Who was Lee Krasner?
Lee Krasner (1908–1984) was a pioneer of Abstract Expressionism and a key figure in American art. Her energetic work reflected the spirit of possibility in post-war New York though her importance has too often been eclipsed by her marriage to Jackson Pollock.
Kufic (1965) by Lee KrasnerBarbican Centre
From the cacophonous hues of her ‘Primary Series’ a much quieter painting emerged.
Upon viewing this work in 1968, art critic Lawrence Campbell said:
‘Kufic, 1966, [is] one of her best works, [with] only minimal colour – just a large tan bareness with yellow writing heroically twisting into thicks and thins to make movements and forms faintly complemented by some crayon marks, a kind of preliminary drawing, on the canvas’.
Quite unlike the other boisterous paintings of the ‘Primary Series’, Kufic offers a moment of contemplation with a much sparer composition and muted colour palette.
Rather than the weighty organic forms that dominate some of her ‘Primary Series’ paintings, 'Kufic' features a series of more calligraphic forms, not dissimilar to a form of writing, which was of continuous interest to Krasner’s throughout her life.
In a 1973 interview, Krasner was referring to her earlier ‘Little Image’ paintings (1946-9) which feature dense compositions of hieroglyphic shapes and symbols, when she said:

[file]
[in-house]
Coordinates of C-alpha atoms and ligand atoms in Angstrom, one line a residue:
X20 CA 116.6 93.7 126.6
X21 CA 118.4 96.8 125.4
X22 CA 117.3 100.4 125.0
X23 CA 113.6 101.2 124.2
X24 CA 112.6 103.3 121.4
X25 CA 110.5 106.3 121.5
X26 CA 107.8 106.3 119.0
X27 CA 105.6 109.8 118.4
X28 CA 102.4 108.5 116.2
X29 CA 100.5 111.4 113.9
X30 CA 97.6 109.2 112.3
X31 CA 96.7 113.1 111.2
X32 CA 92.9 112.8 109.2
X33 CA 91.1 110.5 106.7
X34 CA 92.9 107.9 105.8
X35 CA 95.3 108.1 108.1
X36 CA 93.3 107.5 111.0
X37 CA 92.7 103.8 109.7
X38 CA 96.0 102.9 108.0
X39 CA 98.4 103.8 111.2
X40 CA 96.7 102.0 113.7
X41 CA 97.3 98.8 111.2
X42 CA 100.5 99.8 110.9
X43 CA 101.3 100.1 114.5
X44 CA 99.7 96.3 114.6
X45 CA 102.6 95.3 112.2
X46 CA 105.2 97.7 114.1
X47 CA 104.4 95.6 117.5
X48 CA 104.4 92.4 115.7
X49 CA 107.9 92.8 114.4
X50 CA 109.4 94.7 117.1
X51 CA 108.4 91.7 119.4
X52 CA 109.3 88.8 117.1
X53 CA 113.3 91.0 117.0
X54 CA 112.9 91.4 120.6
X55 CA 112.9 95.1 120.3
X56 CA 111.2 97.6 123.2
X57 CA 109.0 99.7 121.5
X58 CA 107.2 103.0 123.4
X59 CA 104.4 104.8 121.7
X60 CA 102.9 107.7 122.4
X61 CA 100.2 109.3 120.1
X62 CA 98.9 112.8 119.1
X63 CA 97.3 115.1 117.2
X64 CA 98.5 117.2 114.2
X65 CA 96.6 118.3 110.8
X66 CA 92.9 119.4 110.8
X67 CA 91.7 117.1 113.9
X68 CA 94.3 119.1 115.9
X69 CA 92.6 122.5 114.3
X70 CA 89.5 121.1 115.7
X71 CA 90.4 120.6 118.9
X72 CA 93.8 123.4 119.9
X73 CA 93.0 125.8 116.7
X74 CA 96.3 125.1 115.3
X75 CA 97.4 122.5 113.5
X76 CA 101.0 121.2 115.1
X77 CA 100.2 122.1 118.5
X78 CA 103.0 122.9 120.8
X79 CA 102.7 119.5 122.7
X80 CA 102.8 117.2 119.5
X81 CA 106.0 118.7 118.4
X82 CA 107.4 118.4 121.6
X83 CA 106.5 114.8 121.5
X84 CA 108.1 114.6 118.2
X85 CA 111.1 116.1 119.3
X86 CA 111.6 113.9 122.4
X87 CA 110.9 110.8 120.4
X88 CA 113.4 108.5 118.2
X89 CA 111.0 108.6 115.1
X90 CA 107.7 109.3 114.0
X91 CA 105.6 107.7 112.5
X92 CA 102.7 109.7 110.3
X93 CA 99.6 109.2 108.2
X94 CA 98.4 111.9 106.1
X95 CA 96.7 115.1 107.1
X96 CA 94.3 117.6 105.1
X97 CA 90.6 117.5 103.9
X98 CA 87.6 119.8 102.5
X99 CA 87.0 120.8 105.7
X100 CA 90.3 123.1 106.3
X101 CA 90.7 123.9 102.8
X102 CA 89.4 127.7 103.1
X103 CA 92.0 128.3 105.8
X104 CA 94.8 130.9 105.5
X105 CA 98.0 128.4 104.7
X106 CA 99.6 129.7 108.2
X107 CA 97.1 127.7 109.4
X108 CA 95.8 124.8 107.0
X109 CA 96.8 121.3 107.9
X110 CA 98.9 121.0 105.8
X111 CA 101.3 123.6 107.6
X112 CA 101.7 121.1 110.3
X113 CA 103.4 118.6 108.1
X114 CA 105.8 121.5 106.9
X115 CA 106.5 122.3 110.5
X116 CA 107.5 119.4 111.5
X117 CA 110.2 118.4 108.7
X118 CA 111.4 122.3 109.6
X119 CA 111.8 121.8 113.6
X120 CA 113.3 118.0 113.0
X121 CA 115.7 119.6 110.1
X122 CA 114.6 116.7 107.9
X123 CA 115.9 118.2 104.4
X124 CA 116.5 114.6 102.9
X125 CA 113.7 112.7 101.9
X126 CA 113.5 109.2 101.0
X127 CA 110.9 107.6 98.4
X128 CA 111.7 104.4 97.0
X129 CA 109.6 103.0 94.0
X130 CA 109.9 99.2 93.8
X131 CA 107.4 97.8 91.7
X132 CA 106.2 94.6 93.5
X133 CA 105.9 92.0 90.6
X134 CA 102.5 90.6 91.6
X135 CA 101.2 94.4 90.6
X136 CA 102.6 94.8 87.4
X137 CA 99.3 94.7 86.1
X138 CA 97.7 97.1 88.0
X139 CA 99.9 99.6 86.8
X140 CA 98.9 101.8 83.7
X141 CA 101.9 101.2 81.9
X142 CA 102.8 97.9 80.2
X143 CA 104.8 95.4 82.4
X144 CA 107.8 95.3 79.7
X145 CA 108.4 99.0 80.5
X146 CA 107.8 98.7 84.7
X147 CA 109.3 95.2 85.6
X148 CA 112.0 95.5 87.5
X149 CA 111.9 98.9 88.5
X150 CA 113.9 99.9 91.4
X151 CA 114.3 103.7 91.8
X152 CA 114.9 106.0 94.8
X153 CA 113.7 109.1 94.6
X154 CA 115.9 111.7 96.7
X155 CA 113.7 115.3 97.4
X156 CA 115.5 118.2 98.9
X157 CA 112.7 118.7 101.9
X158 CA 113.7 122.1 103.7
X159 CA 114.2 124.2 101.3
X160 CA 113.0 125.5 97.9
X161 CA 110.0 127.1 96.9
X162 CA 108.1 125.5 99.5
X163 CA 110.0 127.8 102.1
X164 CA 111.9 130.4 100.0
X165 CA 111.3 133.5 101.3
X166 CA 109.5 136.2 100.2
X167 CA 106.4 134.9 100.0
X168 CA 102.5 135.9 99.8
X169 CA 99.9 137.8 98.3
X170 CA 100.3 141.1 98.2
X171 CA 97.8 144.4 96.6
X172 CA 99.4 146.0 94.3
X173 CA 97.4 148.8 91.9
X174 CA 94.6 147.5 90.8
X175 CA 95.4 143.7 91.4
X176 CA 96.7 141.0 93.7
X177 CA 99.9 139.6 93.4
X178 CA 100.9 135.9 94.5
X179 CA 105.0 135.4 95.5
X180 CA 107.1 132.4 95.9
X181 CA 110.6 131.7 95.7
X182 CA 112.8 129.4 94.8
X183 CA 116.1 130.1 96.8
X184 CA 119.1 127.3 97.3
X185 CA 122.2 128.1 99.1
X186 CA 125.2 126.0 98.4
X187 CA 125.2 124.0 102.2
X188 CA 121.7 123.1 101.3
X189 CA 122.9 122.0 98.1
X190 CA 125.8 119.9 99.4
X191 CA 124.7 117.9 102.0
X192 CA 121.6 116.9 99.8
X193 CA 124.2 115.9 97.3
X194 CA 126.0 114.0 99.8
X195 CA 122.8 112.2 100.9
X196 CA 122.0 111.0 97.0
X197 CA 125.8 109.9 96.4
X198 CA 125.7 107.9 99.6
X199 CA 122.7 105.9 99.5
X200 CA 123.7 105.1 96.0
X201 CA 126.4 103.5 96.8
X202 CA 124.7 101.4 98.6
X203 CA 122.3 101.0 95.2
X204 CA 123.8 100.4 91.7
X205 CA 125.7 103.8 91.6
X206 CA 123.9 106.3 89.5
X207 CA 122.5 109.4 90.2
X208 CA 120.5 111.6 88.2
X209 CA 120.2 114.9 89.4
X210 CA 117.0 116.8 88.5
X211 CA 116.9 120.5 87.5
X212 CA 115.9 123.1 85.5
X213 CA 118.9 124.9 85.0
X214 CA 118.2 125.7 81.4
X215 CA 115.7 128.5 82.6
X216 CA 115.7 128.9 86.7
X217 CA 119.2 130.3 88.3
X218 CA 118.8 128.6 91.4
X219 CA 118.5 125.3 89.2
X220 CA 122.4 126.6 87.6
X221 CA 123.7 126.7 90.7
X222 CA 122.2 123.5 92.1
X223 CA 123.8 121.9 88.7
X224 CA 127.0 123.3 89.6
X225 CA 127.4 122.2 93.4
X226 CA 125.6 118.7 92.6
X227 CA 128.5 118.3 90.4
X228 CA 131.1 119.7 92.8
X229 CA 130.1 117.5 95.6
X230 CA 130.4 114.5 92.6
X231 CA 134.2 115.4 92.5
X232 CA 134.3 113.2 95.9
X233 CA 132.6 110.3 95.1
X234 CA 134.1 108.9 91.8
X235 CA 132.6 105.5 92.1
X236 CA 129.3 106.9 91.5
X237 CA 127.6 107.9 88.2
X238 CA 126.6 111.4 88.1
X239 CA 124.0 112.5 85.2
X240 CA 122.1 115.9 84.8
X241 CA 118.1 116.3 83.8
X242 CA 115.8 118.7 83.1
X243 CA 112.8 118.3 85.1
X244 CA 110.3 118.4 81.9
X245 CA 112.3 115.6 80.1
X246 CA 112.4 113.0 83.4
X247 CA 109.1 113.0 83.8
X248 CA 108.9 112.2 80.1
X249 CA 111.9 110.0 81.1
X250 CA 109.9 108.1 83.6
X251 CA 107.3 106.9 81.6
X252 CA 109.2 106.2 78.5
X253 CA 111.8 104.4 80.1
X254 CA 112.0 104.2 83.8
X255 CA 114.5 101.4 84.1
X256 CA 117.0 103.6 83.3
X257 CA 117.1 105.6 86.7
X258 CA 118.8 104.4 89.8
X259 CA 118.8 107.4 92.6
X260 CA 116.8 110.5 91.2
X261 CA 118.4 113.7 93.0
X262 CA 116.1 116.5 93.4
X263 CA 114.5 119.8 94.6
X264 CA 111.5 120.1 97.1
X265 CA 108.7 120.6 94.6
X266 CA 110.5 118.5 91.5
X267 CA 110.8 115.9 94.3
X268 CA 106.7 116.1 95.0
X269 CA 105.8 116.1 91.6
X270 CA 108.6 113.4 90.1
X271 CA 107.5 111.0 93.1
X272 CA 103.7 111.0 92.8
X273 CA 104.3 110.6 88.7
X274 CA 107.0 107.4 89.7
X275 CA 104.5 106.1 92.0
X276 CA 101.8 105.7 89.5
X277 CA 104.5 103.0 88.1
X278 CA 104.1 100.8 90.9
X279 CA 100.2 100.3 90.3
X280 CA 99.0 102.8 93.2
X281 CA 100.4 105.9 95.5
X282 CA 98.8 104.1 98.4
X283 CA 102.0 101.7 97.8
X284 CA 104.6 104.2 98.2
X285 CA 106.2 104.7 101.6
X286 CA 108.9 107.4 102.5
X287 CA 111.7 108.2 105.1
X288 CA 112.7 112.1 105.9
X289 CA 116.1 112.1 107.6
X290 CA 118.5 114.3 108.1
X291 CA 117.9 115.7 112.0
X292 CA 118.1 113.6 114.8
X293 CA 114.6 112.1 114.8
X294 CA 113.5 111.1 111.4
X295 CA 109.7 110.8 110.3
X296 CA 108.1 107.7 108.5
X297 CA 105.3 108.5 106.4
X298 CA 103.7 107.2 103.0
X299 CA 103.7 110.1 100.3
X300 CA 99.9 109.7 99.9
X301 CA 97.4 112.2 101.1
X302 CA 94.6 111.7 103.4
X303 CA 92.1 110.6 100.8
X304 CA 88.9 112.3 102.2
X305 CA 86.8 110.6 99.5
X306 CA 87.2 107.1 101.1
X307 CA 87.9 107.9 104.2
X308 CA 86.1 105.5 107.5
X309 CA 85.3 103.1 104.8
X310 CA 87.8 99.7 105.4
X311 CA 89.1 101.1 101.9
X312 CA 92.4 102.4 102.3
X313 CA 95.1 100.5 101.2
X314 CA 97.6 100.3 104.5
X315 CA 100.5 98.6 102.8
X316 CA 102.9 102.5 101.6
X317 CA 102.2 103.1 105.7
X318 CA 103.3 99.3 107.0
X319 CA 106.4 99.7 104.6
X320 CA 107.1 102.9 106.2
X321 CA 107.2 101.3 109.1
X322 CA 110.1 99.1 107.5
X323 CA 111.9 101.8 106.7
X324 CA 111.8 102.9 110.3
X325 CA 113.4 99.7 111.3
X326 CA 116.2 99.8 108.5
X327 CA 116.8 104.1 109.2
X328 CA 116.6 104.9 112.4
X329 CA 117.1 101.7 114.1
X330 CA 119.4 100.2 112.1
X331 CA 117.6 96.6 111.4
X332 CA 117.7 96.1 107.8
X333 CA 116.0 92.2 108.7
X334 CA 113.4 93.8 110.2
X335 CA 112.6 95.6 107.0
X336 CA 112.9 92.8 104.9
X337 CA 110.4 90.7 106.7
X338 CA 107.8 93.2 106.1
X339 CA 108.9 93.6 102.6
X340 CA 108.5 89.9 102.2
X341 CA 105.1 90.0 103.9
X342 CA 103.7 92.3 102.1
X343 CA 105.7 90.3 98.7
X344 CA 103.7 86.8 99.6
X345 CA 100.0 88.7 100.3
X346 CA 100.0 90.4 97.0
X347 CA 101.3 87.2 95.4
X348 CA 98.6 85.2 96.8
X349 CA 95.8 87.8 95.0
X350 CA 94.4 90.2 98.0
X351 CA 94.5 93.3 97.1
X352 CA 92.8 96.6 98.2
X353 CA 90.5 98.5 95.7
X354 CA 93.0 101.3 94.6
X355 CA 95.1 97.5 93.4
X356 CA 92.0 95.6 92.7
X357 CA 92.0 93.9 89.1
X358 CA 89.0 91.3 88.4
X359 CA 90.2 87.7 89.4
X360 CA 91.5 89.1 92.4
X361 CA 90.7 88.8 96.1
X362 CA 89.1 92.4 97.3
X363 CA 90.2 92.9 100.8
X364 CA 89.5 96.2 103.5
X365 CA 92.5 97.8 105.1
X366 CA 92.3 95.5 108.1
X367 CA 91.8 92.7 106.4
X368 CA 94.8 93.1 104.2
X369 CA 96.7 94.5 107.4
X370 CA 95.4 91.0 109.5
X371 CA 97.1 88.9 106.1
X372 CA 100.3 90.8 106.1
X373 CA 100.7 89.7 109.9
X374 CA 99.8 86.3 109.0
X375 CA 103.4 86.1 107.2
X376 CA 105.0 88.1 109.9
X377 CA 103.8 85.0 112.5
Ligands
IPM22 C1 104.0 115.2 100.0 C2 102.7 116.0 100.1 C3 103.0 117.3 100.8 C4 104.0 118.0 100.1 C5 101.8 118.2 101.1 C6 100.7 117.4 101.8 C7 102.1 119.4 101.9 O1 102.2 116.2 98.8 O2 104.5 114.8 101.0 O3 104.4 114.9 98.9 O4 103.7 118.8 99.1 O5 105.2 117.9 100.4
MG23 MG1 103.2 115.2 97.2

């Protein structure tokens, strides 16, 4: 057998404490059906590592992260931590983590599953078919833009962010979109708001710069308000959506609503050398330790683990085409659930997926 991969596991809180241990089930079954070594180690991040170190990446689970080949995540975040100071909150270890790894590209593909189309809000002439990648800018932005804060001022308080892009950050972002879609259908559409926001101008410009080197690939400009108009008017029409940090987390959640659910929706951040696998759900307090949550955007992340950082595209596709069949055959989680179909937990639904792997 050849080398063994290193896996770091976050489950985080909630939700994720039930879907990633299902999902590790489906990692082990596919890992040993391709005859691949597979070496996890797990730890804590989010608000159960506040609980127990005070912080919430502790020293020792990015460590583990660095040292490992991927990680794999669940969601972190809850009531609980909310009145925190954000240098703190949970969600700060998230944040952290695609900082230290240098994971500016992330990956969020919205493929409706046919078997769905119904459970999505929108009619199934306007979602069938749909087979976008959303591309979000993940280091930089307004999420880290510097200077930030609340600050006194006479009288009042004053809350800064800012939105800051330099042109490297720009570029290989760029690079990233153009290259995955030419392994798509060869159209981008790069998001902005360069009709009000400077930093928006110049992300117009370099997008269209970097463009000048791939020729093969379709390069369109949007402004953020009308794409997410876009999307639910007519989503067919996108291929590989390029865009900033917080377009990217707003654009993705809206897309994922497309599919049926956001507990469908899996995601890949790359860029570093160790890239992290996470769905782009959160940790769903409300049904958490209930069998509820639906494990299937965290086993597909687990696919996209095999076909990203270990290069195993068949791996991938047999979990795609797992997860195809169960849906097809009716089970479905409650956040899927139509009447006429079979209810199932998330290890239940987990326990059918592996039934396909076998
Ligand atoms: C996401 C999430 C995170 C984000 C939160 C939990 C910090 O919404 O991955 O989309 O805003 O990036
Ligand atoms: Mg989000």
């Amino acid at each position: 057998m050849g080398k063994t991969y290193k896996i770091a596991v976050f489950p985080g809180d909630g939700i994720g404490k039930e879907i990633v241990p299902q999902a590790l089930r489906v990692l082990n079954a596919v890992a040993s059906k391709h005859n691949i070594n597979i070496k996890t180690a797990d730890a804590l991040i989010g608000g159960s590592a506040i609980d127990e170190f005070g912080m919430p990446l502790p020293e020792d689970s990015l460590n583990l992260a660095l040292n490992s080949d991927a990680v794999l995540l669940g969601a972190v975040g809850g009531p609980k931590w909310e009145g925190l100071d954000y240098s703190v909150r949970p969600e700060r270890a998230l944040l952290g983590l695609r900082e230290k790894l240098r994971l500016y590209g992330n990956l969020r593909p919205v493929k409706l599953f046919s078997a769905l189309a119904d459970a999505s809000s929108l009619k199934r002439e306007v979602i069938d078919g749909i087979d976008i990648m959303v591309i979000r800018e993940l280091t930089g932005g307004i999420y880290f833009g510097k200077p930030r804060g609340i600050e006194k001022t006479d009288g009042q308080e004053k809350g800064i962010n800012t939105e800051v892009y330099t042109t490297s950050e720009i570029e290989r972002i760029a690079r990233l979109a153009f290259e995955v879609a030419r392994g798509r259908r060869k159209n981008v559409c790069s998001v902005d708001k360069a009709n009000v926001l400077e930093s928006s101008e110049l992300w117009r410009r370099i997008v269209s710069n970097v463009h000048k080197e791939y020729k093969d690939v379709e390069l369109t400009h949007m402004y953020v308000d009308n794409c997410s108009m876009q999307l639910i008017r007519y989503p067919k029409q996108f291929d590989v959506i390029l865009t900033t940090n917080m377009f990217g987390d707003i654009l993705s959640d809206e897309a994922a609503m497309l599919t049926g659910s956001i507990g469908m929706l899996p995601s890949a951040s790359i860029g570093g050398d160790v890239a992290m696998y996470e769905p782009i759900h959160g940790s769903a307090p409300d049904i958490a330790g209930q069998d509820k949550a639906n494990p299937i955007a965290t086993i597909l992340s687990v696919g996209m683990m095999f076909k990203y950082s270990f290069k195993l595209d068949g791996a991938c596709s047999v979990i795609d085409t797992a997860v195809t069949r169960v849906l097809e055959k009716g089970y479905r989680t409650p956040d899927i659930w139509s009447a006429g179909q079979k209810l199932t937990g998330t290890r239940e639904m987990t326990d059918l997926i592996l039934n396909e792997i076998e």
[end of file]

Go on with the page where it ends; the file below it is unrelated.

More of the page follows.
'[hieroglyphics are] a preoccupation of mine from way back and every once in a while it comes into my work again…
'In my last show at Marlborough which was in 1968, I have a painting called 'Kufic', which is the name of an early form of Arabic writing.'
'Every once in a while, I fall back to what I call my mysterious writings...'
'I have no idea what this is about but it runs through periods of my work’.
Written by Charlotte Flint, Exhibition Assistant for Lee Krasner: Living Colour.
Lee Krasner: Living Colour took place at the Barbican Art Gallery in London from 30 May—1 September 2019.
'Lee Krasner: Living Colour' celebrates the work and life of Lee Krasner (1908–1984), a pioneer of Abstract Expressionism. The first major presentation of her work in Europe for more than 50 years, 'Lee Krasner: Living Colour' tells the story of a formidable artist, whose importance has too often been eclipsed by her marriage to Jackson Pollock.